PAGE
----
INTRODUCING DECOMBINATION @XP DAYS GERMANY 2015

I have just submitted a talk about Introducing Decombination to XP Days Germany 2015.

If you’re thinking of taking part in XP Germany, send me your review.

If you’re interested in having this talk at your event, send me an email.

Here is the abstract of the talk:

Introducing Decombination

“Reuse” and the many design principles based on the concept are generally recognised in software engineering. And yet the promise of being able to build software with reusable building blocks, like a game of lego, has, over the years, been a disappointment. The reality developers are struggling against each and every day is that developing new features is a journey of exploration that cannot be controlled nor predicted. New lines of application code will always need to be written. The lack of reusable modules (modules which can be used in predictable, similar contexts) and recombinable modules (modules which can be used in unpredictable, diverse and different contexts) makes the software system’s codebase continue to grow. As such, developing new functionality becomes more complex and requires more effort and higher costs.

Developing even the smallest functionality involves making thousands of teeny tiny decisions. What do you do when the cursor blinks and you know you have to do something, but you’re not sure what? You can see software as a “thing” to observe and onto which to impose your decisions. The principles of traditional and agile design are based on inspecting and assessing certain external properties of the software system (e.g. coupling, cohesion, responsibility), thus reinforcing the idea of software being a “thing”. Or you can see software development as a relational exchange with the software system. Like between humans, having a useful exchange with your software system means knowing when to open up and look for relationship with the other and when to exert control on it to, for example, protect and favour exchange.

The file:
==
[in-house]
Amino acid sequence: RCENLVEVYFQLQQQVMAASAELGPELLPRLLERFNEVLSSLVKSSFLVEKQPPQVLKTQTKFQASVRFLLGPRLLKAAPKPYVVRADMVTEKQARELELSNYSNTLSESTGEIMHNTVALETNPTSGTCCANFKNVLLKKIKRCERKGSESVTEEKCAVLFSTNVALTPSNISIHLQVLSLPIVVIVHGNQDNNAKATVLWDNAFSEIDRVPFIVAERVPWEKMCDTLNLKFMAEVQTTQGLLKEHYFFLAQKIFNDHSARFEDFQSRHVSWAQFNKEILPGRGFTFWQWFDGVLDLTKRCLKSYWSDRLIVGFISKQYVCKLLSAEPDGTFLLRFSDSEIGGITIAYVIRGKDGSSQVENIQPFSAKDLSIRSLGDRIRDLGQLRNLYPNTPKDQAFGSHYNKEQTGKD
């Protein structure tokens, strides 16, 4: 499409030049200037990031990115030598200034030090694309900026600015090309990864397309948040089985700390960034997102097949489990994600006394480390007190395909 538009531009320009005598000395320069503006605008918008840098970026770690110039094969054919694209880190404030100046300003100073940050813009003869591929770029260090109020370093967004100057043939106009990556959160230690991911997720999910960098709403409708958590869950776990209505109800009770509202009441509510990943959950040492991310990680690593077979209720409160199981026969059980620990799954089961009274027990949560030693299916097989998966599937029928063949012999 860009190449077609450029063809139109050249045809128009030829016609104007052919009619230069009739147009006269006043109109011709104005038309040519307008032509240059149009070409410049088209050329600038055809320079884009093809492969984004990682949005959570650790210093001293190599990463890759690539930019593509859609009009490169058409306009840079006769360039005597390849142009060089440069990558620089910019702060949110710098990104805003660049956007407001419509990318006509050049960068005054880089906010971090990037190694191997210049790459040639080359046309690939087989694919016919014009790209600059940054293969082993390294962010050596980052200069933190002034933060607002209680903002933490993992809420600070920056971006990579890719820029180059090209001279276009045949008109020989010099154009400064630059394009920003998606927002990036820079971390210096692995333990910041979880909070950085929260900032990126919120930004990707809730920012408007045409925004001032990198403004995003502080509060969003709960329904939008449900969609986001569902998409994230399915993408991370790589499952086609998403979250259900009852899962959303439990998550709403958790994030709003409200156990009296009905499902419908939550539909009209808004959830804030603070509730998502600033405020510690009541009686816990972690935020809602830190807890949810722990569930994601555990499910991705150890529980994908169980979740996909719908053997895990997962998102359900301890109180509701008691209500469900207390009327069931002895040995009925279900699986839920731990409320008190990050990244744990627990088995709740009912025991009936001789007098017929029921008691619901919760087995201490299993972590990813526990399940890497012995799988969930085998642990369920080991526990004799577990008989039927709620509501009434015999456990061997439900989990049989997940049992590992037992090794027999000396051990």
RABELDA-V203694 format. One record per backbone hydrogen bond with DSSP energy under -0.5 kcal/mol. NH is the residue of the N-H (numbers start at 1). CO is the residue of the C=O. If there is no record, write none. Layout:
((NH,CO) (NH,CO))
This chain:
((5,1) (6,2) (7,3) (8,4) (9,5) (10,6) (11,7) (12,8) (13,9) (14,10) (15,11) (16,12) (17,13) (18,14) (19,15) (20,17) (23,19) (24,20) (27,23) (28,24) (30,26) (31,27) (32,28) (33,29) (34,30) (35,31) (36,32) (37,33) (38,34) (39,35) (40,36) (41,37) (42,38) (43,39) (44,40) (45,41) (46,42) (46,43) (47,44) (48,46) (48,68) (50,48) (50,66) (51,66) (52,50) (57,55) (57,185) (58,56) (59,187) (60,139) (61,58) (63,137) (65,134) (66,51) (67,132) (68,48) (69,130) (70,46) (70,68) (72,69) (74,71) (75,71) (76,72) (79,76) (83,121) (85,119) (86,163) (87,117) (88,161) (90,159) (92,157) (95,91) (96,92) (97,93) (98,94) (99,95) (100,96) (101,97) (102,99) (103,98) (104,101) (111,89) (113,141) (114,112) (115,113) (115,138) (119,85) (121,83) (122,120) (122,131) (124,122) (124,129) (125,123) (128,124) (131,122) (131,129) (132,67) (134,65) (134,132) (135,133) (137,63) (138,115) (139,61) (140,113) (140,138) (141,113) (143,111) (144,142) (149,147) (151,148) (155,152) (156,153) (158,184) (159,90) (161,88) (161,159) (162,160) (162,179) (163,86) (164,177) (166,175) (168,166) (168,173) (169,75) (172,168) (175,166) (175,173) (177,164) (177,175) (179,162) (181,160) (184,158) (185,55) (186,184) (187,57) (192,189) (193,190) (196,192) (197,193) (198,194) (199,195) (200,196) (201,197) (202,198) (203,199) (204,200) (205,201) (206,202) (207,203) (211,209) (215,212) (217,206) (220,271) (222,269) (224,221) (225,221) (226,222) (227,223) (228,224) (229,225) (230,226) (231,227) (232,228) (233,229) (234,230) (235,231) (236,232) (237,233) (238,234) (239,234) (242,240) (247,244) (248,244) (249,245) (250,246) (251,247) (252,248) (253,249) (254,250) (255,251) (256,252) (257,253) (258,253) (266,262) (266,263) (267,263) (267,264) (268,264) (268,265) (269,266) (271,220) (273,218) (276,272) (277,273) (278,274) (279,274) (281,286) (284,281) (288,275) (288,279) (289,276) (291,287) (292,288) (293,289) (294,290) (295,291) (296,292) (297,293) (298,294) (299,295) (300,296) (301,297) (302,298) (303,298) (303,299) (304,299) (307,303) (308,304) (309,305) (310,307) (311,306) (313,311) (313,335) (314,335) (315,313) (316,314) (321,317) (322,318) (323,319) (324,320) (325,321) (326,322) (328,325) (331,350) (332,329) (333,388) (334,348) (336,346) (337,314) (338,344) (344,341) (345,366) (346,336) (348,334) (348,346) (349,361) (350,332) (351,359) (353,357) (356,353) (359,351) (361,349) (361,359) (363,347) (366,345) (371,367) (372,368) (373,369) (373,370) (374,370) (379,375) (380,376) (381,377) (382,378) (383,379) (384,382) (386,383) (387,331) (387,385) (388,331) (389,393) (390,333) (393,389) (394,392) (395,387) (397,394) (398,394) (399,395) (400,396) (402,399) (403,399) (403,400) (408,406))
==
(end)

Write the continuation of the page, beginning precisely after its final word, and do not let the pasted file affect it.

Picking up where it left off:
My new approach, Recombining Relational Production (RRP), shows that, contrary to what you might think, your relational capacity can be applied even when the “other” is a product you are developing, software for instance. We need to learn to recognise this ability, favour it, develop it. When you recognise the “other” in the software you’re developing and know how to make a conscious decision between two types of response – exerting control or looking for relationship – at each teeny tiny design decision, you can choose to bring about decombination. In this talk I will present a real example of RRP. I will show you how to “decombine” software by consciously applying control and relationship decision after decision. I will explain how to obtain software modules that can be used to create value in different and unpredictable contexts. Lastly, I will show you how using decombination and more generally RRP lets you deliver more features with less effort, in a more controllable and sustainable way.